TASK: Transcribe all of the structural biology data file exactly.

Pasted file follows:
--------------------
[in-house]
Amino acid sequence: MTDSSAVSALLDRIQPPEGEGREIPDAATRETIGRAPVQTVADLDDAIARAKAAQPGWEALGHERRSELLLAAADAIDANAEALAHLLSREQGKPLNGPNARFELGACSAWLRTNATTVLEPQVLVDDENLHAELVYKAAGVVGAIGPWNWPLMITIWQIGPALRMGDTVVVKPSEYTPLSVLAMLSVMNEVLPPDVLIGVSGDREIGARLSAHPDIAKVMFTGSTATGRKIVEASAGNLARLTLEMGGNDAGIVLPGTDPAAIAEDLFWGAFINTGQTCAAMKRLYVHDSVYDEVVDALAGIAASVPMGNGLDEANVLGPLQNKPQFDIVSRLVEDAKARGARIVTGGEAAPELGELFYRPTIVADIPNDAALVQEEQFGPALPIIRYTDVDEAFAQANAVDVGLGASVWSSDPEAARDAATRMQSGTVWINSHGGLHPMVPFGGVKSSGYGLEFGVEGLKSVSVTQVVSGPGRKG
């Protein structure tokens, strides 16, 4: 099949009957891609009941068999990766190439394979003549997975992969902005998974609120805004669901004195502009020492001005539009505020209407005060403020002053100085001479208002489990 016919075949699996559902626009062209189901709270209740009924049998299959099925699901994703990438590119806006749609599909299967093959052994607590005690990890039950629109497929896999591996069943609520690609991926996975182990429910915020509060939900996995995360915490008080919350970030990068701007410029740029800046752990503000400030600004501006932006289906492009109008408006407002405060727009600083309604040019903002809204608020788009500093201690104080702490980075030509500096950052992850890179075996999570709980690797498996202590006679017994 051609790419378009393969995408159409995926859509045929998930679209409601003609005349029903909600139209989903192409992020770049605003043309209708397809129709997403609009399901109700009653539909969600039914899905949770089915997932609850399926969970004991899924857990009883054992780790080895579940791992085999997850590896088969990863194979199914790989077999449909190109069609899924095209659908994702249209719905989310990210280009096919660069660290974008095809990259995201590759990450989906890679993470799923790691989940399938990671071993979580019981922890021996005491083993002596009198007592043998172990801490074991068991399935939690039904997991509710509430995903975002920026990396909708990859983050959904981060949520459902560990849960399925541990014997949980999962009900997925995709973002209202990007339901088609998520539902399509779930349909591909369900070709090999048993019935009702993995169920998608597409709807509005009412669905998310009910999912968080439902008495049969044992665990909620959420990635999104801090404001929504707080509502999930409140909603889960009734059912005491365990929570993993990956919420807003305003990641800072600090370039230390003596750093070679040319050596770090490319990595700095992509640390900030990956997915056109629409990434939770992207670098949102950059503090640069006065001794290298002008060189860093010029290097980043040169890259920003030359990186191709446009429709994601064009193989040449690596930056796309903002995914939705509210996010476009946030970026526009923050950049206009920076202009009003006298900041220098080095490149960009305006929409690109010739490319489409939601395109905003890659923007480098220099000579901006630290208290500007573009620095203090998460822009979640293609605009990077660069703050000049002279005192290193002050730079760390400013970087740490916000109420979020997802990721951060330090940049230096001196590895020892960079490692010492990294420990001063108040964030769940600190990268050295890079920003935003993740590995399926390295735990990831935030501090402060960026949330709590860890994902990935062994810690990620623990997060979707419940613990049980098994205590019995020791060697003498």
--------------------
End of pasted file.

[in-house]
Amino acid sequence: MTDSSAVSALLDRIQPPEGEGREIPDAATRETIGRAPVQTVADLDDAIARAKAAQPGWEALGHERRSELLLAAADAIDANAEALAHLLSREQGKPLNGPNARFELGACSAWLRTNATTVLEPQVLVDDENLHAELVYKAAGVVGAIGPWNWPLMITIWQIGPALRMGDTVVVKPSEYTPLSVLAMLSVMNEVLPPDVLIGVSGDREIGARLSAHPDIAKVMFTGSTATGRKIVEASAGNLARLTLEMGGNDAGIVLPGTDPAAIAEDLFWGAFINTGQTCAAMKRLYVHDSVYDEVVDALAGIAASVPMGNGLDEANVLGPLQNKPQFDIVSRLVEDAKARGARIVTGGEAAPELGELFYRPTIVADIPNDAALVQEEQFGPALPIIRYTDVDEAFAQANAVDVGLGASVWSSDPEAARDAATRMQSGTVWINSHGGLHPMVPFGGVKSSGYGLEFGVEGLKSVSVTQVVSGPGRKG
């Protein structure tokens, strides 16, 4: 099949009957891609009941068999990766190439394979003549997975992969902005998974609120805004669901004195502009020492001005539009505020209407005060403020002053100085001479208002489990 016919075949699996559902626009062209189901709270209740009924049998299959099925699901994703990438590119806006749609599909299967093959052994607590005690990890039950629109497929896999591996069943609520690609991926996975182990429910915020509060939900996995995360915490008080919350970030990068701007410029740029800046752990503000400030600004501006932006289906492009109008408006407002405060727009600083309604040019903002809204608020788009500093201690104080702490980075030509500096950052992850890179075996999570709980690797498996202590006679017994 051609790419378009393969995408159409995926859509045929998930679209409601003609005349029903909600139209989903192409992020770049605003043309209708397809129709997403609009399901109700009653539909969600039914899905949770089915997932609850399926969970004991899924857990009883054992780790080895579940791992085999997850590896088969990863194979199914790989077999449909190109069609899924095209659908994702249209719905989310990210280009096919660069660290974008095809990259995201590759990450989906890679993470799923790691989940399938990671071993979580019981922890021996005491083993002596009198007592043998172990801490074991068991399935939690039904997991509710509430995903975002920026990396909708990859983050959904981060949520459902560990849960399925541990014997949980999962009900997925995709973002209202990007339901088609998520539902399509779930349909591909369900070709090999048993019935009702993995169920998608597409709807509005009412669905998310009910999912968080439902008495049969044992665990909620959420990635999104801090404001929504707080509502999930409140909603889960009734059912005491365990929570993993990956919420807003305003990641800072600090370039230390003596750093070679040319050596770090490319990595700095992509640390900030990956997915056109629409990434939770992207670098949102950059503090640069006065001794290298002008060189860093010029290097980043040169890259920003030359990186191709446009429709994601064009193989040449690596930056796309903002995914939705509210996010476009946030970026526009923050950049206009920076202009009003006298900041220098080095490149960009305006929409690109010739490319489409939601395109905003890659923007480098220099000579901006630290208290500007573009620095203090998460822009979640293609605009990077660069703050000049002279005192290193002050730079760390400013970087740490916000109420979020997802990721951060330090940049230096001196590895020892960079490692010492990294420990001063108040964030769940600190990268050295890079920003935003993740590995399926390295735990990831935030501090402060960026949330709590860890994902990935062994810690990620623990997060979707419940613990049980098994205590019995020791060697003498």